Most variants receiving PS3 criteria were part of a functional domain of BRCA1, either the RING finger or the BRCT domains (Fig. 5). Within these domains, some structures seem to be more sensitive to variation and therefore changes are likely to lead to loss of function. For example, some secondary structures, such as β2 in the first BRCT repeat have not yet recorded a variant with impact on function (Fig. 5b). While this could be due to the limited number of variants tested in these regions, the fact that β’2, the corresponding β sheet in the second BRCT domain, is also tolerant to changes suggest that these β sheets are not critical to function.

Fig. 5: Location of pathogenic variants.

(a) Fraction of different evidence criteria assignments by 100–amino acid windows. The RING finger and the BRCT domains are indicated by red lines. The number of measurements (number of reported results from assays for all variants) in the 100–amino acid windows is shown in red font. (b) Fraction of different evidence criteria assignments by secondary structures and connecting loops in the BRCT domains.


BRCA1 pathogenic variant heterozygotes are at substantially increased risk for breast and ovarian cancer. Pathogenic variant heterozygotes affected with cancer can also benefit from the use of poly (ADP-ribose) polymerase (PARP) inhibitors for treatment. Therefore, accurate determination of a variant’s pathogenicity is critical to improve risk stratification and treatment outcomes in breast and ovarian cancer treatment. However, due to lack of information hundreds of BRCA1 variants remain as VUS, constituting a significant unmet clinical need.

Missense variants constitute the largest class of unclassified variants in BRCA1 and functional assays have emerged as an important source of evidence to aid in classification.10 Remarkably, a large number of experiments probing into the mechanisms of cancer predisposition due to defective BRCA1 have been conducted since its cloning, many using missense variants.

Here we systematically reviewed the biological basis of all functional assays testing missense variants in BRCA1 published in the last 23 years and conclude that all assay classes are applicable as they directly or indirectly measure a demonstrated function of BRCA1, although not all molecular functions have clearly established connections to the cancer phenotype. Of note, none of the tracks in this study is the result of a CLIA or European Communities Confederation of Laboratory Medicine (EC4) laboratory-developed test and this is a limitation of our approach. However, as these assays are unlikely to ever be conducted commercially, the published data are likely to remain the sole source of functional information for variants.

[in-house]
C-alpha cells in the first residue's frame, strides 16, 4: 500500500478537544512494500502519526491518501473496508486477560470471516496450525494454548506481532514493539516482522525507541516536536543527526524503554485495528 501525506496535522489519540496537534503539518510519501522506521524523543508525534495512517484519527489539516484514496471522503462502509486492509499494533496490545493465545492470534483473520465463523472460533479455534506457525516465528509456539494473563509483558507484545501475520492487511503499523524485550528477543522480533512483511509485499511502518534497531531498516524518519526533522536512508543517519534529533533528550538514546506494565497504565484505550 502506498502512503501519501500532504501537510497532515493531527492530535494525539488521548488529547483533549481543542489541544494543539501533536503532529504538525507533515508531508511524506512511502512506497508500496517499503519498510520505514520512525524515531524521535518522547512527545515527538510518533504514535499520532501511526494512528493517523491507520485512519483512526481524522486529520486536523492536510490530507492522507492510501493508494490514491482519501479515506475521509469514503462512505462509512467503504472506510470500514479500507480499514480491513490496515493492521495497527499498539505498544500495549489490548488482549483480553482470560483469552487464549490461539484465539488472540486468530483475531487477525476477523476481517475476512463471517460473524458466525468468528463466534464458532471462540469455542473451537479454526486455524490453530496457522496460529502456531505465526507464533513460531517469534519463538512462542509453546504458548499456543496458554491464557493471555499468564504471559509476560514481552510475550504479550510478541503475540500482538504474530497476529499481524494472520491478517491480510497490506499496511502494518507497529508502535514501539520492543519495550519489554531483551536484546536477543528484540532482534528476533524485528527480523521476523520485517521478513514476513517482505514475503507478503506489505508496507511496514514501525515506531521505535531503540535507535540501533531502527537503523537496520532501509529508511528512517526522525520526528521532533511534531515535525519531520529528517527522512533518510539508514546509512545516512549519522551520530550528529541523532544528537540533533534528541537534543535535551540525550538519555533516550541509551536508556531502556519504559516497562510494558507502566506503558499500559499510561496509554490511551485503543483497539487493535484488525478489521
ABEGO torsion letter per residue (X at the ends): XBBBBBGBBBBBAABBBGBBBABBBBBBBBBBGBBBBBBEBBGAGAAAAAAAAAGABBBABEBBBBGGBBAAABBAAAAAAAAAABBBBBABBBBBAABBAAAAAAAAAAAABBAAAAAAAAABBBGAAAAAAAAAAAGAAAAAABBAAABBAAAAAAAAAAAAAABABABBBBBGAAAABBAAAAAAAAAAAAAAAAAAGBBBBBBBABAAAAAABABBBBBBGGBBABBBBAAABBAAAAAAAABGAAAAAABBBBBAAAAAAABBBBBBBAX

We reasoned that this wealth of experimental data could be used to mitigate the challenges of VUS for hereditary breast and ovarian cancer. We then harmonized the results for 2701 missense variants in BRCA1. Another limitation of our study was the harmonization of qualitative, semiquantitative, or quantitative data as binary categorical data and the fact that cutoffs to distinguish a normal from abnormal function are variable. Presumably, this approximation results in a loss of information. However, a general treatment to harmonize quantitative data across studies has several obstacles, including the lack of access of raw data from individual studies and the need to generate quantitative models capable of integrating all data sets. We believe this will be possible in the near future as there are several quantitative models for individual assays that could be adapted to integration.16,33,36